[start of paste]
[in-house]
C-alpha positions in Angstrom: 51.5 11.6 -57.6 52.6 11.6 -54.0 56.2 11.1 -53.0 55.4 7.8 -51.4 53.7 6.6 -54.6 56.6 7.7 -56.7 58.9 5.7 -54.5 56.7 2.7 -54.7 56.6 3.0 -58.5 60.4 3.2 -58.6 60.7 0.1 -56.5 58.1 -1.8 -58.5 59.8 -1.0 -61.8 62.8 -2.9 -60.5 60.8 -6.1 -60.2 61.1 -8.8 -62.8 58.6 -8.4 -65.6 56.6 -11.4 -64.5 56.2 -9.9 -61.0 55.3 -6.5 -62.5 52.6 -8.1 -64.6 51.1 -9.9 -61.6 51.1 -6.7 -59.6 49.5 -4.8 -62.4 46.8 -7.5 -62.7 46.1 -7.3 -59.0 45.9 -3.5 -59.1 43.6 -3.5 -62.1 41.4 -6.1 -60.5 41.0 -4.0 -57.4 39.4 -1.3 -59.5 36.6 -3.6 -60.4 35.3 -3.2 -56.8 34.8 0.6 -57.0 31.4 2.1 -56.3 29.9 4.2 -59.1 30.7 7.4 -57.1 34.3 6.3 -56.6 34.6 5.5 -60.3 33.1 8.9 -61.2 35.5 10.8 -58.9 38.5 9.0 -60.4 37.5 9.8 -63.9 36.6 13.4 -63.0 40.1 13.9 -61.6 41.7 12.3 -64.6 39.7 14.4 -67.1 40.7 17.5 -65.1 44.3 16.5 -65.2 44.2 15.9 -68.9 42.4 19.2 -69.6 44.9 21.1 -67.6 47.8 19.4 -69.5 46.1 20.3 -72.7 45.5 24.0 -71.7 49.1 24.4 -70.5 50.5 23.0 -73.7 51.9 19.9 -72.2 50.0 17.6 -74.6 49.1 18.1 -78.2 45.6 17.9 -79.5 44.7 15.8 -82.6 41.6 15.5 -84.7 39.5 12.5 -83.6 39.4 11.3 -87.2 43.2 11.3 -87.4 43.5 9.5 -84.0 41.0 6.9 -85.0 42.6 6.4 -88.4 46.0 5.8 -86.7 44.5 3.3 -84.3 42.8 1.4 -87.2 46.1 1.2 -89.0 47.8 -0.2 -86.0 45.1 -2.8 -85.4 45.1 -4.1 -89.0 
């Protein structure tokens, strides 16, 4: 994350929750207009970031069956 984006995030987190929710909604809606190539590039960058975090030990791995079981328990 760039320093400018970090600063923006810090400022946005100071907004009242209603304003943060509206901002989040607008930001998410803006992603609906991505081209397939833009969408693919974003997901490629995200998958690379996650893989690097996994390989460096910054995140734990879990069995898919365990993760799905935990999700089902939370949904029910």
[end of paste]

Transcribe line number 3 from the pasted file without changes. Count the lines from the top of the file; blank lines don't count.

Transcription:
């Protein structure tokens, strides 16, 4: 994350929750207009970031069956 984006995030987190929710909604809606190539590039960058975090030990791995079981328990 760039320093400018970090600063923006810090400022946005100071907004009242209603304003943060509206901002989040607008930001998410803006992603609906991505081209397939833009969408693919974003997901490629995200998958690379996650893989690097996994390989460096910054995140734990879990069995898919365990993760799905935990999700089902939370949904029910």